genuinemommy Moderator Staff Member

    I could switch to 100% of my purchases being made online without batting an eye.

    Except...

    I like buying produce myself in person. I want to make sure it is how I like it.
     
    • Like Like x 3
  8. Chris Noyb

    Chris Noyb Get in, buckle up, hang on, & don't criticize.

    Location:
    Large City, TX
    IMO there is too much variation in food, not just produce. It would take extraordinary circumstances for me to food shop online. That does not include some specialty items that are difficult to find locally, or simply aren't worth a long drive. Example--The small British foods shop in Spring near the Woodlands is a great shop, but not worth the drive unless I/we are going to be in the area for other reasons.



    We try to support the local small music/guitar stores (I'm not talking about Guitar Center). I realize that they have to make a certain profit to keep their doors open/make it worth while, and I don't expect them to match internet prices. With that said, their prices need to be reasonable and somewhat competitive. An example involving a father & son B&M store near us--$40.00 for a mic cable that costs $35.00 on-line or at a large chain store would be acceptable; $50.00 is not. The trade off is they provide some tech services at less than their normal rates, or occasionally (rarely, TBH) free if checking something only takes a few minutes.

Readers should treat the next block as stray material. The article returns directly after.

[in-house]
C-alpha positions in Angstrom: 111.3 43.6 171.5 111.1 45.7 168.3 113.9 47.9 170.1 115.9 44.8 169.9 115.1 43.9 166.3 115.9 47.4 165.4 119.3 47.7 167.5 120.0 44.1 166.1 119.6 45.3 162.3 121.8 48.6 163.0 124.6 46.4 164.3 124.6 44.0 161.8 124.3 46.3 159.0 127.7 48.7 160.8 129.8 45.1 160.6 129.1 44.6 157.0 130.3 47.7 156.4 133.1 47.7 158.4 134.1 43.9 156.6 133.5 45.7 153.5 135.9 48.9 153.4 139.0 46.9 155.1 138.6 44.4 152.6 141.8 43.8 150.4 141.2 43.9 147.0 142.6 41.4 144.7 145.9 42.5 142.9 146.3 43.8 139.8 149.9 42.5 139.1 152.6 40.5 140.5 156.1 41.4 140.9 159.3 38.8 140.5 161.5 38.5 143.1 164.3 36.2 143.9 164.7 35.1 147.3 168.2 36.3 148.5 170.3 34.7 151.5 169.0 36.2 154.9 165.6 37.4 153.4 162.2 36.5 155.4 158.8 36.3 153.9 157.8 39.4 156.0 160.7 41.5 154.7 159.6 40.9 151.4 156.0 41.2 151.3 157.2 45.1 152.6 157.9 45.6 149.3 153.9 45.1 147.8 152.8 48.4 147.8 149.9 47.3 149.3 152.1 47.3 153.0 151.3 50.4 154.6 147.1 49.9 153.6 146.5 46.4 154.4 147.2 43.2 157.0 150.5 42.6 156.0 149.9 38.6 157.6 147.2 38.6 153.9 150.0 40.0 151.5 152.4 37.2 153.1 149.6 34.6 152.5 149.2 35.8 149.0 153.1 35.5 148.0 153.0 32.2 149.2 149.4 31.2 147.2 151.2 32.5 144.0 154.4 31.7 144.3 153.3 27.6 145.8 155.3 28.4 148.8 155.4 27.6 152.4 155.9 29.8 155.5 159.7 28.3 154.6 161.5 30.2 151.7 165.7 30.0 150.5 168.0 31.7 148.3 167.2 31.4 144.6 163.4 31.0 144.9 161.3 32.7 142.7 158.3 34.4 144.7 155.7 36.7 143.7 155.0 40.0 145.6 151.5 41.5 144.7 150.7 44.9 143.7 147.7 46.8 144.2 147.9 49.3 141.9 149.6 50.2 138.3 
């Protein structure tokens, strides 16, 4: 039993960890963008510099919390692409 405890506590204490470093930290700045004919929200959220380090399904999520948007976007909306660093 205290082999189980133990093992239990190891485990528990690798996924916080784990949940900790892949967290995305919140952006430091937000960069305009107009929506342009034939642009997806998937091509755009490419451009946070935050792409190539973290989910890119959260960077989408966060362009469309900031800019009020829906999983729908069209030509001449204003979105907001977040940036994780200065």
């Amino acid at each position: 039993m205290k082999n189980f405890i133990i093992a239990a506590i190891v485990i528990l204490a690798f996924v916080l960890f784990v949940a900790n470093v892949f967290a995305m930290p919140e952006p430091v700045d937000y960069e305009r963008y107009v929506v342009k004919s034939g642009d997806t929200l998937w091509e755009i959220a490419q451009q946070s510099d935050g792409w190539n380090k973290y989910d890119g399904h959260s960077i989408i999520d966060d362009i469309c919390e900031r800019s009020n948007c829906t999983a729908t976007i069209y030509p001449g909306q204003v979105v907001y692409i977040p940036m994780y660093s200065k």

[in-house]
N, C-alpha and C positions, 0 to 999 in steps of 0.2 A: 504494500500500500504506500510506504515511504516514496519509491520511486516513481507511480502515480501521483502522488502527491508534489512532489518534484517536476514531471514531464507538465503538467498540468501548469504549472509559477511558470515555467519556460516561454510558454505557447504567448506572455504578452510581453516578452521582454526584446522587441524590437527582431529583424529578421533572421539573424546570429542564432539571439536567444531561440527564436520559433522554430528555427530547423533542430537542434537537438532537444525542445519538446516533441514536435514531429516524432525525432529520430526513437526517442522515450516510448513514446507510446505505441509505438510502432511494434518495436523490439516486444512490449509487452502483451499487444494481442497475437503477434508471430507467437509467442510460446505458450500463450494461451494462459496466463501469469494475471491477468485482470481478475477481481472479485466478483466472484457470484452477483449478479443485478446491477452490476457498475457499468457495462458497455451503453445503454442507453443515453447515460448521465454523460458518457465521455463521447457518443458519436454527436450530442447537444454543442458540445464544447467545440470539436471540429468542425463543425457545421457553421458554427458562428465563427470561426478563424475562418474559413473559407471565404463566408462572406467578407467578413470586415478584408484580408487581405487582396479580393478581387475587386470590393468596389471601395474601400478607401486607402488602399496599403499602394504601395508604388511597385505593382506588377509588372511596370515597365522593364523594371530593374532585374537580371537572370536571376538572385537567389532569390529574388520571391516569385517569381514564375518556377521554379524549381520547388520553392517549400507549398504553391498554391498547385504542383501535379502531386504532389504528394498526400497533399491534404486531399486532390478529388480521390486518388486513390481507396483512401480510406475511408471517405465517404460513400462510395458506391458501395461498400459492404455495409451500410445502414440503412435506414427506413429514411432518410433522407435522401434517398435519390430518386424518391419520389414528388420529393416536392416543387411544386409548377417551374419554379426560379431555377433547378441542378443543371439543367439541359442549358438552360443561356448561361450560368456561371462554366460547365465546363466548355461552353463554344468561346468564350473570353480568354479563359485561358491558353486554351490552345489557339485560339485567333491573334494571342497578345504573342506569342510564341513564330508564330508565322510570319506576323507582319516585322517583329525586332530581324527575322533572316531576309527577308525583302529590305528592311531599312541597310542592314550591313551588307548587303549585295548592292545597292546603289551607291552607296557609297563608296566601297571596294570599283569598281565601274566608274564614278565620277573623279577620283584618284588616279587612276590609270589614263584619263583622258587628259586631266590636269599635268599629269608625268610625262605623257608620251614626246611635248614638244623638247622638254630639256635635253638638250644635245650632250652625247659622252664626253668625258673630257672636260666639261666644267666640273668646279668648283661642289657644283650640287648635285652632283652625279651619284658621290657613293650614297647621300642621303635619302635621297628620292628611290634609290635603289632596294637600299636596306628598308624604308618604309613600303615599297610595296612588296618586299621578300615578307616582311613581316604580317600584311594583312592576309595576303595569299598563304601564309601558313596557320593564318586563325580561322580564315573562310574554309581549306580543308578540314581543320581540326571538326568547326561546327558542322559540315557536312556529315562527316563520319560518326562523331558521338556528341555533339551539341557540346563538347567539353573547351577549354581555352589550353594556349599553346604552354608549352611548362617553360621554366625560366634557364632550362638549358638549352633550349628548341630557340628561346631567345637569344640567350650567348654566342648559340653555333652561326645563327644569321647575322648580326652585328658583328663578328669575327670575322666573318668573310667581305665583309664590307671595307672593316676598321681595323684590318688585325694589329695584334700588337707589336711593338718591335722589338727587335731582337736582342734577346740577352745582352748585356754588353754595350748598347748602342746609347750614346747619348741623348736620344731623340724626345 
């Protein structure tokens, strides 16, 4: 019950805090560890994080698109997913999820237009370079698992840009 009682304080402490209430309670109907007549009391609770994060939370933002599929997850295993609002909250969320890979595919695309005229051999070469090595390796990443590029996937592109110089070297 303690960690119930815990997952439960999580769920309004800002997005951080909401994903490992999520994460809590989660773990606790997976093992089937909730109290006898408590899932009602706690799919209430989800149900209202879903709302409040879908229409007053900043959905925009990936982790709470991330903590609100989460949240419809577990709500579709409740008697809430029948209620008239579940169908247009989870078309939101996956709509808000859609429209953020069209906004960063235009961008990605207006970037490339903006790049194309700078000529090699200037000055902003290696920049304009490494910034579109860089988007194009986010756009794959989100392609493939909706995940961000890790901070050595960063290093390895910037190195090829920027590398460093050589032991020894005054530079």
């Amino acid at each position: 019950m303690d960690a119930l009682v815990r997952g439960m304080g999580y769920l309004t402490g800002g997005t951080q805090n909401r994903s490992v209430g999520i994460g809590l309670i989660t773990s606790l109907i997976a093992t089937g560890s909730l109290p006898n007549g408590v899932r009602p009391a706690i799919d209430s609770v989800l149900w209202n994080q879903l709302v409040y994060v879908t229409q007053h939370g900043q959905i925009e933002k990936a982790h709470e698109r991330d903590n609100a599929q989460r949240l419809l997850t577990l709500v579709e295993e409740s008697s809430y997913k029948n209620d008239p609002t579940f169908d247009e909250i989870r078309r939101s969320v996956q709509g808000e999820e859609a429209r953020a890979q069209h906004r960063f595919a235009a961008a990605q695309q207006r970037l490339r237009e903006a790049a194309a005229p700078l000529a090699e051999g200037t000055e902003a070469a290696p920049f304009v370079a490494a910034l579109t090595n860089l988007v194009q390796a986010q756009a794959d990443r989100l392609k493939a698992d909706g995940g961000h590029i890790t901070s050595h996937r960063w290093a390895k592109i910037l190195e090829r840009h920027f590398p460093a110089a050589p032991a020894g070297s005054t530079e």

We're not big consumers, esp. new items (some of you might recall that I'm a dedicated thrifter). Buying used items locally saves us a lot of money, and it puts at least some tax revenue in the Texas government till.

    Part of me understands why the states want to collect sales tax on internet sales. Another part of me doesn't support this at all. Small purchases don't seem like much, but the accumulative amount could be staggering. I have mixed feelings about people who buy big ticket items online basically just to avoid paying sales tax. I, like most people, don't like paying taxes....but I also realize the loss of tax revenue hurts services such as highway maintenance, public education, etc.